## Wednesday, March 31, 2010

### running power: introduction

Kenyan runners, the paradigm of form

There is a well-established relationship between cycling power and speed. Power is proportional to retarding force multipled by speed, or equivalently, work done is proportional to retarding force multiplied by unit distance traveled. The retarding force consists of the following:
1. a rolling resistance component, proportional to weight multiplied by a "rolling resistance coefficient", which depends primarily on the tires and their air pressure
2. a wind resistance component, which is proportional to the square of the the relative wind speed, to the air mass density, to the cross-sectional area of the cyclist and bike, and to a drag coefficient which is affected by the aerodynamic efficiency of the rider and equipment
3. inertial force, which is proportional to the rate of change of speed.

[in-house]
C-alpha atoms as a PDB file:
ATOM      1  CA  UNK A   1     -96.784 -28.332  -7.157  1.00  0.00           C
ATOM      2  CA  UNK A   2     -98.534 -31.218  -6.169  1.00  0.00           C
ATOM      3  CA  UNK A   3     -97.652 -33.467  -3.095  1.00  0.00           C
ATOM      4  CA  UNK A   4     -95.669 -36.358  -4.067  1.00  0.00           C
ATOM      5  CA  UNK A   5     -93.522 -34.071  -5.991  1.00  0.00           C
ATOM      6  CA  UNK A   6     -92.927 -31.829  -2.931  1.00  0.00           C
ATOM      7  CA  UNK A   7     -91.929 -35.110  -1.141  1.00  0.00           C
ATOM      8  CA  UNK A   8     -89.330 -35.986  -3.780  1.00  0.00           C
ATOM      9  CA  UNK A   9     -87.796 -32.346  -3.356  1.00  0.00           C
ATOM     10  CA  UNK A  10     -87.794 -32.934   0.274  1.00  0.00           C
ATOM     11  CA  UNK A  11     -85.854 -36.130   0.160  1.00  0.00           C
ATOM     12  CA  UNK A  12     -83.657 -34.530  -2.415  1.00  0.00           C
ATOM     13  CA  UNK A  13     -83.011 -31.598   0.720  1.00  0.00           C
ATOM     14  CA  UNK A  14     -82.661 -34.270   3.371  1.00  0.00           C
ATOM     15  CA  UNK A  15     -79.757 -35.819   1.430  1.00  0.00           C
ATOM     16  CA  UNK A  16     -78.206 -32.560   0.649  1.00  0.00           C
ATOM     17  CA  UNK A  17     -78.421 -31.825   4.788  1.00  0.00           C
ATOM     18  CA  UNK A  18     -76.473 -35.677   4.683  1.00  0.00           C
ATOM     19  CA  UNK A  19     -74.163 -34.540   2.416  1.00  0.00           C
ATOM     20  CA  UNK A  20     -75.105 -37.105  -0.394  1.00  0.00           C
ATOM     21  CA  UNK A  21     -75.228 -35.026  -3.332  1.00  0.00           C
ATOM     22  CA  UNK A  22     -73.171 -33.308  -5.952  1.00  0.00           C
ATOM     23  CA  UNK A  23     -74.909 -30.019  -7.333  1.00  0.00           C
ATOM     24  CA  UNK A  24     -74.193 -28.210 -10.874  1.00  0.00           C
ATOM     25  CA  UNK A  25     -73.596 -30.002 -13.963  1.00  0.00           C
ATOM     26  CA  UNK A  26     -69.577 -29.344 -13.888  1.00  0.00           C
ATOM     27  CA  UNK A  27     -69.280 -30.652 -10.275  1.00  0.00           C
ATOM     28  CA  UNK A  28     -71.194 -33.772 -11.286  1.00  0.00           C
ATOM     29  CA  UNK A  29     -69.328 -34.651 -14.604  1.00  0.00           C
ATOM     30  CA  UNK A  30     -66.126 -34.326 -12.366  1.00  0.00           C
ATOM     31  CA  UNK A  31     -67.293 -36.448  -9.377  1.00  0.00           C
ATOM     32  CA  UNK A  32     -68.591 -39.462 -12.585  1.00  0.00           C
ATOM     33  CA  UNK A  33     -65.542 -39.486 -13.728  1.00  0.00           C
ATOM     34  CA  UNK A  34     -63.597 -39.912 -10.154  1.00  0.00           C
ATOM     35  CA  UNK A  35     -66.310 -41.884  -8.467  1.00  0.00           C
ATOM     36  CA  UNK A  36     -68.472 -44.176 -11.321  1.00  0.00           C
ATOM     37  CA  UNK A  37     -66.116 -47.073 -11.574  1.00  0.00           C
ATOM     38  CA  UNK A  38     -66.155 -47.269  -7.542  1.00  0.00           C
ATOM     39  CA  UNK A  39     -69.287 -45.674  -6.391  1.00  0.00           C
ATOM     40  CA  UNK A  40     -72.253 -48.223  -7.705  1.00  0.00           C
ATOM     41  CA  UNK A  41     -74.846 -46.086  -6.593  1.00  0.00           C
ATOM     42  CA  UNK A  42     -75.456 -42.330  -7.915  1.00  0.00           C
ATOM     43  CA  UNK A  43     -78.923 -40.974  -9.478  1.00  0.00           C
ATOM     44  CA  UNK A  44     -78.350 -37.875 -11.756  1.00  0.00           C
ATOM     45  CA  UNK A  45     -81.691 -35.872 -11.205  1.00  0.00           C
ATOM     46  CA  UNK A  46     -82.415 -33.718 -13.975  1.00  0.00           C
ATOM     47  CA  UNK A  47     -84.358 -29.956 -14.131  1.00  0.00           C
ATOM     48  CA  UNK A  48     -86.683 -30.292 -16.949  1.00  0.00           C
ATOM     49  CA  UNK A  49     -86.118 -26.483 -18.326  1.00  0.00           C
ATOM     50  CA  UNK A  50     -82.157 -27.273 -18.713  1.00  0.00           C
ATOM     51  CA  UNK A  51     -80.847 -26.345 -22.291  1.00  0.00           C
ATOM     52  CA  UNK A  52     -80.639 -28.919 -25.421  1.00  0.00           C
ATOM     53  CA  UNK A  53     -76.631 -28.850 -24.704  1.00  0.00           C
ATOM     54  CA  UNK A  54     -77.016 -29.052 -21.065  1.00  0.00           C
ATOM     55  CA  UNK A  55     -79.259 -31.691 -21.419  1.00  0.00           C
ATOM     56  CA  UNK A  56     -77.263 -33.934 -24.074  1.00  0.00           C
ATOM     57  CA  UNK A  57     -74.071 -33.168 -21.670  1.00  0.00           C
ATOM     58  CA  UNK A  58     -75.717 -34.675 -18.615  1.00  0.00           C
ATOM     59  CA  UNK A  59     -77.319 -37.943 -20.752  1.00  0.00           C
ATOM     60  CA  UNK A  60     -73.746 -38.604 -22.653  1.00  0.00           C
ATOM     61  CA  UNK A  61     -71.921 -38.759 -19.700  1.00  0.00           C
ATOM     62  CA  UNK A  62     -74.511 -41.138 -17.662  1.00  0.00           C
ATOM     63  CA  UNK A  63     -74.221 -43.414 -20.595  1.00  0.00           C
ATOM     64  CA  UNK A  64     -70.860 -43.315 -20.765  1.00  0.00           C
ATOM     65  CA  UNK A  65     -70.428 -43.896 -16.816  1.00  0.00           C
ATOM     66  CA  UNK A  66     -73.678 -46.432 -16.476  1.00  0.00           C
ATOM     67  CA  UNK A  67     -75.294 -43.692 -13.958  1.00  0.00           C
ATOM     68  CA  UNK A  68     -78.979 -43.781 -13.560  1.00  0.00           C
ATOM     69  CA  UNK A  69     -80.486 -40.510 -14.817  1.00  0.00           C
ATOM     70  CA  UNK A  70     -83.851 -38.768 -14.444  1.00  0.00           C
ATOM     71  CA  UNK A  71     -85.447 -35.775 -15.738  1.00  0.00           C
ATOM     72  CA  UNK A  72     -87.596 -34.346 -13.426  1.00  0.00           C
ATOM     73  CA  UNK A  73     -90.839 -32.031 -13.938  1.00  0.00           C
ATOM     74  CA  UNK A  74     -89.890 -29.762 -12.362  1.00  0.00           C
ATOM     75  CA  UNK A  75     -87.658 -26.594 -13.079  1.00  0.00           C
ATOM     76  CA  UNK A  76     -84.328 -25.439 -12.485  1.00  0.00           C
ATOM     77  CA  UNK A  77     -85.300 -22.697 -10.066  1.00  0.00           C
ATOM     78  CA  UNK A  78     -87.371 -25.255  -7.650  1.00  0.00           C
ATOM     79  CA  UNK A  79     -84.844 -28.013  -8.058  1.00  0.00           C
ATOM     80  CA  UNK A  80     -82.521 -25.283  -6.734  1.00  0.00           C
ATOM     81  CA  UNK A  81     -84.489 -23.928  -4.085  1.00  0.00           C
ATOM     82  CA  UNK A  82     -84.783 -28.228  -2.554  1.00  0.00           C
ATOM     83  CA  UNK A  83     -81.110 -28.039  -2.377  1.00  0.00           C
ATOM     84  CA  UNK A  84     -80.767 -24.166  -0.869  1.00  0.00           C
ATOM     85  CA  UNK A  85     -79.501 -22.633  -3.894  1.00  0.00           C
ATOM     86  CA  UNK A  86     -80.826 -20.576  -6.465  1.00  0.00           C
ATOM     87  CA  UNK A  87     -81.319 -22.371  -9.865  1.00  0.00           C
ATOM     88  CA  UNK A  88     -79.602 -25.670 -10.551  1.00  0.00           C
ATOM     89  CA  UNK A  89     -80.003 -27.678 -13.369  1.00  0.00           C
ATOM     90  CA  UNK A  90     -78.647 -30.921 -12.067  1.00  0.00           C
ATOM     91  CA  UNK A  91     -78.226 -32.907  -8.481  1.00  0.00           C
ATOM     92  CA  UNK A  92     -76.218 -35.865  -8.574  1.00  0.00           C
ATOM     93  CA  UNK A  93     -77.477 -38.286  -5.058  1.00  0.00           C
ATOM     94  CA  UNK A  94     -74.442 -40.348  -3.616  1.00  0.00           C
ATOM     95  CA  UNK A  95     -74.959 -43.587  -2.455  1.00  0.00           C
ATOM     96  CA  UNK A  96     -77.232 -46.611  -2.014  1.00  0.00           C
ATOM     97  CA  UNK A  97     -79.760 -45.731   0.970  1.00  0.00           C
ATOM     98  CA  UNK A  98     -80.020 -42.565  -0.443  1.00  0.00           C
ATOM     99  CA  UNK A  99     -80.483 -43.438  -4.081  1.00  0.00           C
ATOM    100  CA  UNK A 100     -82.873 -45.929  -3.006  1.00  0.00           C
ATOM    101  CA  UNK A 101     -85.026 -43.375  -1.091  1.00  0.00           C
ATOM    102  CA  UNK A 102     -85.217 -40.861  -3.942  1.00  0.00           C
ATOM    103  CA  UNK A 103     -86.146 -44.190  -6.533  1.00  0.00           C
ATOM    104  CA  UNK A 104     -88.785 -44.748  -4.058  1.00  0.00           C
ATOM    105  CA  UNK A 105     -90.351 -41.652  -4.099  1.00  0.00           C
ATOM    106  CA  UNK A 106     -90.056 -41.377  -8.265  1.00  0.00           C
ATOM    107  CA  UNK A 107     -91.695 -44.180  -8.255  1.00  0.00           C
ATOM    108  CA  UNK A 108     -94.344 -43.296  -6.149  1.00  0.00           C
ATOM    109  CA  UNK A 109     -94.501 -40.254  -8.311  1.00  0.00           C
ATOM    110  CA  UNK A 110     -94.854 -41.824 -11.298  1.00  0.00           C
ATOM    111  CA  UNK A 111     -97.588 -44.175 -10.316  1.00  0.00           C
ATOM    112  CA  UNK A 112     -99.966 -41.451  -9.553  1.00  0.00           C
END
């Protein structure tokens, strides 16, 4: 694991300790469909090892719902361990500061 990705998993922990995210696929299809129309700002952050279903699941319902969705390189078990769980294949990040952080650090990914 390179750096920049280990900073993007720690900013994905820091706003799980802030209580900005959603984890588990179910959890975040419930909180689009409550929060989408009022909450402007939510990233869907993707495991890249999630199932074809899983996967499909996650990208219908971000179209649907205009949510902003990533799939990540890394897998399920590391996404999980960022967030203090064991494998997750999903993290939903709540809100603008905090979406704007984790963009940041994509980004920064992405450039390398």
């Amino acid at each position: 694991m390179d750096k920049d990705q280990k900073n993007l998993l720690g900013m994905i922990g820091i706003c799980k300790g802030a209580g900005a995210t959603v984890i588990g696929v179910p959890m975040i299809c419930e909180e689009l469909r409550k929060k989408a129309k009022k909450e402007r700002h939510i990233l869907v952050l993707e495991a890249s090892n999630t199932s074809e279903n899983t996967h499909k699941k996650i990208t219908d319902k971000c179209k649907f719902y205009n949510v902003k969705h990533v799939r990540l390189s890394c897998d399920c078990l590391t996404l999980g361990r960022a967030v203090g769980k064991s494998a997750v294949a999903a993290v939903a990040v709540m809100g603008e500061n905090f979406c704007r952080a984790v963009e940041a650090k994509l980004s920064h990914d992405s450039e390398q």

In addition to the power dissipated to the retarding forces, power is lost in the drivetrain. This is typically modeled as a fraction of total power lost. As I've discussed before, this is a very crude approximation, as at higher powers a smaller fraction is lost to the drivetrain.

Anyway, what's lost in the model is the power associated with moving body parts around. With a bike, the body is relatively still, and while the legs are moving up and down, they're coupled, so one leg moving down while the other moves up allows the weight of the dropping leg push up on the rising leg, so in principal no work must be done by the muscles to sustain this motion. This is in part while cycling is so efficient.

Running is a different story. The legs are no longer coupled, so when I lift my foot at the rear end of my stride,my muscles need to actively work to make that happen. Even if my opposite foot is falling at the same time, the coupling between the two is likely fairly weak, so lifting and dropping the legs is going to take a toll. Similarly, each stride a runner's center of mass is moving up and down, much more so than with seated cycling. While a bouncing ball can move up and down a substantial number of times without external energy, humans don't bounce so well. So keeping that center of mass moving requires power from the muscles.

I'll post some equations next time...